Sub-section (4), no doubt, invests the Commissioner, while making an enquiry, with powers of a civil Court under the Code of Civil Procedure, but only to a limited extent. In other words, he may use the powers of the civil Court for (a) summoning and examining any witness; (b) requiring the discovery and production of any document; (c) requisitioning any public record from any Court or office; (d) issuing commissions for the examination of any witness or accounts; (e) making any local inspection or local investigation and (f) any other matter which may be prescribed. We have looked into the Rajasthan Wakf Rules, 1956 and find that under heading (f) it is prescribed by the State that the Commissioner should give in his report particulars about (a) description of the landed property including extent, classification, etc., and the value thereof; (b) description of the movable properties and value thereof, including investments and their particulars; (c) encumbrances, if any, on the properties; and (d) how the wakf is administered at present; whether it is under a scheme settled by a Court of law or by a registered document. Sub-section (5) then provides that if, during an enquiry, a dispute arises as to whether a particular wakf is a Shia wakf or a Sunni wakf and there are clear indications in the deed of wakf as to its nature, the Commissioner should decide the dispute on the basis of such deed.

9. It is significant that it is only under Sub-section (5) that the Commissioner is empowered to decide a dispute and that dispute should relate only to the question whether particular wakf is a Shia wakf or a Sunni wakf if such a question arises and if there is a deed of wakf, then he should decide the nature of the wakf on the basis of that deed. Except Sub-section (5) there is nothing in Section 4 or in the Rules made by the State toshow that, the Commissioner is empowered to adjudicate on a question, if one arises whether a particular property is a wakf property or not. He has been invested with the powers of a civil Court in order to enable him to make a proper survey of existing wakf properties and to submit a thorough report to the State. What we mean to point out is, that the Commissioner has not been given the powers of a Civil Court to try and decide a dispute if it arises on the question whether a particular property is a wakf property or not. He has only to make a survey and submit his report to the Government. Sub-section (1) of Section 5 next provides that on the receipt of the report of the Commissioner by the State Government, it should forward a copy of that report to the Board. Sub-section (2) enjoins upon a Board to examine the report forwarded to it and, publish, in the official gazette, a list of wakfs existing in the State. The use of the word 'existing' in this section is again significant and it shows that the Board should publish a list only of those wakfs which are still existing and not of those which have already become extinct.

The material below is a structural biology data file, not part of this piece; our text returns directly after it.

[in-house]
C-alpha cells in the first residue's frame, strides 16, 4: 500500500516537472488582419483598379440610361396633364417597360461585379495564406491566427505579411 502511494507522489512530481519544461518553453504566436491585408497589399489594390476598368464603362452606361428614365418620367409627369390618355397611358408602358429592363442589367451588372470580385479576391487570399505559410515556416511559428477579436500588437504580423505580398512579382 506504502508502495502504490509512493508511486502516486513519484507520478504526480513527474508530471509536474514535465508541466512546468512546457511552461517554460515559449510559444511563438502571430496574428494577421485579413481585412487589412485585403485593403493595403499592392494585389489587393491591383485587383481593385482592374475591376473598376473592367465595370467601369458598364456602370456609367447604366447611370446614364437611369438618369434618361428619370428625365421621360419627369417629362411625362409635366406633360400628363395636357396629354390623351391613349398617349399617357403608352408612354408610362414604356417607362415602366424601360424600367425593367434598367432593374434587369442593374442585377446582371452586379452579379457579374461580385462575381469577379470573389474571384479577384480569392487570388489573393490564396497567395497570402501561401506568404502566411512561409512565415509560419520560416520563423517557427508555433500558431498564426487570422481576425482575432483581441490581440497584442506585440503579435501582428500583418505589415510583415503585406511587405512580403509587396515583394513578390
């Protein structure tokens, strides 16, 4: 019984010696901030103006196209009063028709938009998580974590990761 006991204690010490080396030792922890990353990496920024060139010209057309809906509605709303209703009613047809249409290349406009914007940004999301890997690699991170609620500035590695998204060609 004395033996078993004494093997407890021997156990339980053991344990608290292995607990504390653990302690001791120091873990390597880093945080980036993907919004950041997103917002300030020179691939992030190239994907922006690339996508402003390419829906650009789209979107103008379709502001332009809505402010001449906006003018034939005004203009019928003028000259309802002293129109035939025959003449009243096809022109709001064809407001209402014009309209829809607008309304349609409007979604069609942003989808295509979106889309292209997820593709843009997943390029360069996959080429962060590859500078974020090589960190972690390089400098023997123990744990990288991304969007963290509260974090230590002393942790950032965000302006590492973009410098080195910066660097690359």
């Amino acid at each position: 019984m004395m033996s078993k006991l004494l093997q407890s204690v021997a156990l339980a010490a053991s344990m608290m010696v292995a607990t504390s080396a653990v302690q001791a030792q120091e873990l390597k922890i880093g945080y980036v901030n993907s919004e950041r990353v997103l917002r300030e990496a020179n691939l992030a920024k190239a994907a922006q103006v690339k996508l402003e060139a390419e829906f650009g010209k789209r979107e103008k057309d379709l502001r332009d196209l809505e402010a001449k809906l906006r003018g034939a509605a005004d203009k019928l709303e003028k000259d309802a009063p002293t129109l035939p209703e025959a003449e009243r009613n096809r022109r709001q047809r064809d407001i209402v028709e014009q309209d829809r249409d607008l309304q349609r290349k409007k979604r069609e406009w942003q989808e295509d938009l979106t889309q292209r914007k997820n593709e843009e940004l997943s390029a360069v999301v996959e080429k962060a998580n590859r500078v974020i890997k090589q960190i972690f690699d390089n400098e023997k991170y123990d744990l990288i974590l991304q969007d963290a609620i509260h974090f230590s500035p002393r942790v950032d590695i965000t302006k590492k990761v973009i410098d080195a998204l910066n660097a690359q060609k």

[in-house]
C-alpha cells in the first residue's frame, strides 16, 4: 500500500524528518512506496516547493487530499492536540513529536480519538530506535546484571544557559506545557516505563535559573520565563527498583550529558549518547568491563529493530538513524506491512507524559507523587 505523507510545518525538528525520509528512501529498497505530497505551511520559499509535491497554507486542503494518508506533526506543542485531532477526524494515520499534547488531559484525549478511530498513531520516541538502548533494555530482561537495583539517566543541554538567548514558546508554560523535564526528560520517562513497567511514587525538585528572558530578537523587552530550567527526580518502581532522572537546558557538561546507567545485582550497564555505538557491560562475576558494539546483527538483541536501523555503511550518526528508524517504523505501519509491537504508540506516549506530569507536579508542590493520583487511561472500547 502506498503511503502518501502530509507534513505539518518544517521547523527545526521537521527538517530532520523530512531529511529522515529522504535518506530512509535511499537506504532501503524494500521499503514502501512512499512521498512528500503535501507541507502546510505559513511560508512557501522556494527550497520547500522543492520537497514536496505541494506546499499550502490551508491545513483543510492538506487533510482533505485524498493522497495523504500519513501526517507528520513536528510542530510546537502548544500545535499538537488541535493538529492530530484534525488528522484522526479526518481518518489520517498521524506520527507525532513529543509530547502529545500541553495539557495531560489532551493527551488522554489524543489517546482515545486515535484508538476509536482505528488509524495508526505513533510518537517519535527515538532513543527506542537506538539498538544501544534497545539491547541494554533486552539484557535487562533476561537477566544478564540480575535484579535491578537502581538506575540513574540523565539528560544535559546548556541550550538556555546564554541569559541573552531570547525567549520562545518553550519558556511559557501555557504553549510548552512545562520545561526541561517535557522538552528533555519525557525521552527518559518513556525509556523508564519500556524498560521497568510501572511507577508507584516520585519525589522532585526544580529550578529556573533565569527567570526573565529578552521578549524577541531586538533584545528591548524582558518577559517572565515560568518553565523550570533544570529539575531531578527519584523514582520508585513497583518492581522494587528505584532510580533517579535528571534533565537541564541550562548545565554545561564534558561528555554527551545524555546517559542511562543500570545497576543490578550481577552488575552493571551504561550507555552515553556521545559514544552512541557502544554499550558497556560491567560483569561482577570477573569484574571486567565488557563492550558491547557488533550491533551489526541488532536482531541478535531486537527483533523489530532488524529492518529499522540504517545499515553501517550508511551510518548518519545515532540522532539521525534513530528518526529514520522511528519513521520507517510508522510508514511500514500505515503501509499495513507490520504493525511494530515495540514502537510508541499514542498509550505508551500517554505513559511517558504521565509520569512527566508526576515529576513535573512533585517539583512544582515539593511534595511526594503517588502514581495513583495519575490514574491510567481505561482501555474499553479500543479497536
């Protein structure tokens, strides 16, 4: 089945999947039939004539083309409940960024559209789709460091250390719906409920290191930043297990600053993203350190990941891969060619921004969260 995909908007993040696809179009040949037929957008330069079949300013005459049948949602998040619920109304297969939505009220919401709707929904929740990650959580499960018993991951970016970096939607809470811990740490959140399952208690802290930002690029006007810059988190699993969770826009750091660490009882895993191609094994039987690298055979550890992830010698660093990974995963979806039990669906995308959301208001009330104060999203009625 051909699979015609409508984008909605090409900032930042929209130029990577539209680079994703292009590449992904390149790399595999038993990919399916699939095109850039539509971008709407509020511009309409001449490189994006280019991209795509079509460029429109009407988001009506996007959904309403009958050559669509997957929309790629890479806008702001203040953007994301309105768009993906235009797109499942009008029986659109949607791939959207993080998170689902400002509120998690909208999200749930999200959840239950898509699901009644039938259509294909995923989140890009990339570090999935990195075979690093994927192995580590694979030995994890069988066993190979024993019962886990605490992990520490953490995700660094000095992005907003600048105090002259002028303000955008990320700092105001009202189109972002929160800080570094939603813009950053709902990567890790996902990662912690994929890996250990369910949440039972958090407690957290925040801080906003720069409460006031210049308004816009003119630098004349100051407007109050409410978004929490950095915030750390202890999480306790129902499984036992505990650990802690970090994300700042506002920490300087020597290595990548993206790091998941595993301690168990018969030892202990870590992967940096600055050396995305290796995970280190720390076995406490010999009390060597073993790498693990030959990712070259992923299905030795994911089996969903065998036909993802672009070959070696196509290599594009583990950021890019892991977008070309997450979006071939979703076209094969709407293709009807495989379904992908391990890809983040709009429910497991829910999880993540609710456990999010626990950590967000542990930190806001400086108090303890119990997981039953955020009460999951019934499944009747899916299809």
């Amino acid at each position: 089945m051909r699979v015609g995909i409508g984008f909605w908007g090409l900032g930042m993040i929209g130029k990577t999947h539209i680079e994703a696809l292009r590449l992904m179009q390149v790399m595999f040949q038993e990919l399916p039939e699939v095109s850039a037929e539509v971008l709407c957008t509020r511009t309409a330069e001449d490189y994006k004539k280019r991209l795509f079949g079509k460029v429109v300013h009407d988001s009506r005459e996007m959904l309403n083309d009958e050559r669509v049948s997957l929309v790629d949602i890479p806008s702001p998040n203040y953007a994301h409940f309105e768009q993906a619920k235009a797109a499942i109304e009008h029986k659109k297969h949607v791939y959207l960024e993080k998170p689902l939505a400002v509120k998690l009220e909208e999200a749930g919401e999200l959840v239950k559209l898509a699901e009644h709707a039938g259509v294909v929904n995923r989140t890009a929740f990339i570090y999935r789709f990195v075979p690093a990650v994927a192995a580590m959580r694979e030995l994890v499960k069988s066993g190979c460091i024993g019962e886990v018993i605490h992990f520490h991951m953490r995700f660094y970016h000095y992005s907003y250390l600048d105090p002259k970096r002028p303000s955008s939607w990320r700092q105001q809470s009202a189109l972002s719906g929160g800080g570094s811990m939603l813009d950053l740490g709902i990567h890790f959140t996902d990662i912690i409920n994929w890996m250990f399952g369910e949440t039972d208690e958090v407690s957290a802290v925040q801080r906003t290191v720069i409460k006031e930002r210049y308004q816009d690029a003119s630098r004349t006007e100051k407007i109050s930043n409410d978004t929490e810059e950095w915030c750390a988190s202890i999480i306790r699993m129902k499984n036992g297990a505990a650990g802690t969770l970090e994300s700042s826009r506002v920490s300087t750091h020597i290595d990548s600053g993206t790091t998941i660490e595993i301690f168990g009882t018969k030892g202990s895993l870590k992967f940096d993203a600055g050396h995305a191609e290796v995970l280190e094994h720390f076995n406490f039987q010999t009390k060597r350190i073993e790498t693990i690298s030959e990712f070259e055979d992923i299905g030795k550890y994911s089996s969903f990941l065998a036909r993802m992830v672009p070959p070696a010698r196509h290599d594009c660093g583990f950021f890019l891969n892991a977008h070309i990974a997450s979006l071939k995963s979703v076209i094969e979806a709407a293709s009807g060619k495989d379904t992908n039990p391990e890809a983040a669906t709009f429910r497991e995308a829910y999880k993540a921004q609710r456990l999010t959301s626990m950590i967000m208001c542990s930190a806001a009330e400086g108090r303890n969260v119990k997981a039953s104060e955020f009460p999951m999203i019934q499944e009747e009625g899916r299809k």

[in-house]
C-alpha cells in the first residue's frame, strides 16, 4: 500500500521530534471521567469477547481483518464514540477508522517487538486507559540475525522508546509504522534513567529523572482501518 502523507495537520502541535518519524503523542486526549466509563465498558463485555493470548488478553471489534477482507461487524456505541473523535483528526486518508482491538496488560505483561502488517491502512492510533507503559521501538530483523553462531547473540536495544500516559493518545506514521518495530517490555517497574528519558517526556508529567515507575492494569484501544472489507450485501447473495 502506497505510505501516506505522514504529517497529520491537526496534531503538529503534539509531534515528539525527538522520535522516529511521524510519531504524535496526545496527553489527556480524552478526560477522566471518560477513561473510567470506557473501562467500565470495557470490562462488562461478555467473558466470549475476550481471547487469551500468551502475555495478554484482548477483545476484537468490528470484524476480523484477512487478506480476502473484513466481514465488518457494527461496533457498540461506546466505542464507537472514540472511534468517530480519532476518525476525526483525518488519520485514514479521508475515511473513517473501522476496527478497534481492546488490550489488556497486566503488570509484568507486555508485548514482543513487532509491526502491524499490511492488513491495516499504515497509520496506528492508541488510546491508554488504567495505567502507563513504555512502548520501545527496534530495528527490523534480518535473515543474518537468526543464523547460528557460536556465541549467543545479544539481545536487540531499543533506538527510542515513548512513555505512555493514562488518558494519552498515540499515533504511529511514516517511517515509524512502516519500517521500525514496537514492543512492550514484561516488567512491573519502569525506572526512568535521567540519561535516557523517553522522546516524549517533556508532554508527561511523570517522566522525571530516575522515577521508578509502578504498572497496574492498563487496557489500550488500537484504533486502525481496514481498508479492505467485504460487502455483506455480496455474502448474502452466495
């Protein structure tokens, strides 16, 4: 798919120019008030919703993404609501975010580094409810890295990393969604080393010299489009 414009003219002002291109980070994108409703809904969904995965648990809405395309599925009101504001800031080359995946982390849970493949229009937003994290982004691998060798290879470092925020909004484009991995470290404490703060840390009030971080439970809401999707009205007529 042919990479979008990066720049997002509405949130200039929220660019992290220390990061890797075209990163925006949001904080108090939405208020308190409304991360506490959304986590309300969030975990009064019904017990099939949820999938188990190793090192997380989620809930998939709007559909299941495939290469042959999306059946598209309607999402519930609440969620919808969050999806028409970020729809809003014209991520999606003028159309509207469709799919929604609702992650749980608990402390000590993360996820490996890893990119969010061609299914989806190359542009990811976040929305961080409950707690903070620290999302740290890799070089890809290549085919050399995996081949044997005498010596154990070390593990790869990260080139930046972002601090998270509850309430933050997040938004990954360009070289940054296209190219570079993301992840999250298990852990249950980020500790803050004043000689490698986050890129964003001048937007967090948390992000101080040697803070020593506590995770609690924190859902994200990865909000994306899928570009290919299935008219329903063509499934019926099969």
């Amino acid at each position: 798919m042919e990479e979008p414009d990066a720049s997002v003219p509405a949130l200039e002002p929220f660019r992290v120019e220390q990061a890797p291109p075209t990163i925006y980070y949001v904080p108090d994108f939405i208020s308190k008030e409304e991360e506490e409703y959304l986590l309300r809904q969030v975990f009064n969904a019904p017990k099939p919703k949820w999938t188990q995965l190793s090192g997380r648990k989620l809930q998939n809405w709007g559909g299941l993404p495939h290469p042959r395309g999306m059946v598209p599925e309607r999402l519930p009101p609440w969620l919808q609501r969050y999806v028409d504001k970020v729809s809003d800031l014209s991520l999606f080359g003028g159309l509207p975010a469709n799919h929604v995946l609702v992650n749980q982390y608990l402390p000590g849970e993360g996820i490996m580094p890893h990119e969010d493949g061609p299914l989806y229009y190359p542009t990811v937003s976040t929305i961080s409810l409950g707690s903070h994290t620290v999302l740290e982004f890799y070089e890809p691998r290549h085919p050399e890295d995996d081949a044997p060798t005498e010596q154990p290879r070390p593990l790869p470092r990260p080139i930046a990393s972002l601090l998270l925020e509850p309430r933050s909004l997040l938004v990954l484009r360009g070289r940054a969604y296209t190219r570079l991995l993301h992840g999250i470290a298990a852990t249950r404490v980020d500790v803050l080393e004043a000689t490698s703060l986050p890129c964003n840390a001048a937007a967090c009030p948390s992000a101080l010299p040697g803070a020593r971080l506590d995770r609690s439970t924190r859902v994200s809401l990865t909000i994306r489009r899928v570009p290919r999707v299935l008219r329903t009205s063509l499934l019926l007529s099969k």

10. Next comes Section 6 which is of primary importance so far as this case is concerned. It deals with disputes regarding wakfs and runs as follows :

'Section 6.--Disputes regarding wakfs :

(1) If any question arises whether a particular properly is wakf property or not or whether a wakf is a Shia wakf or Sunni wakf, the Board or the Mutawalli of the wakf or any person interested therein may institute a suit in a civil Court of competent jurisdiction for the decision of the question and the decision of the civil Court in respect of such matter shall be final :

Provided that no such suit shall be entertained by the civil Court after the expiry of one year from the date of the publication of the list of wakfs under Sub-section (2) of Section 5. (2) Notwithstanding anything contained in Sub-section (1), no proceeding under this Act in respect of any wakf shall be stayed by reason only of the pendency of any such suit or of any appeal or other proceeding arising out of such suit.

(3) The Commissioner shall not be made a parly to any suit under Sub-section (1) and no suit, prosecution or other legal proceeding shall lie against him in respect of anything which is in good faith done or intended to be done in pursuance of this Act or of any rules made thereunder.

(4) The list of wakfs published under Sub-section (2) of Section 5 shall, unless it is modified in pursuance of a decision of the civil Court under Sub-section (1), be final and conclusive.'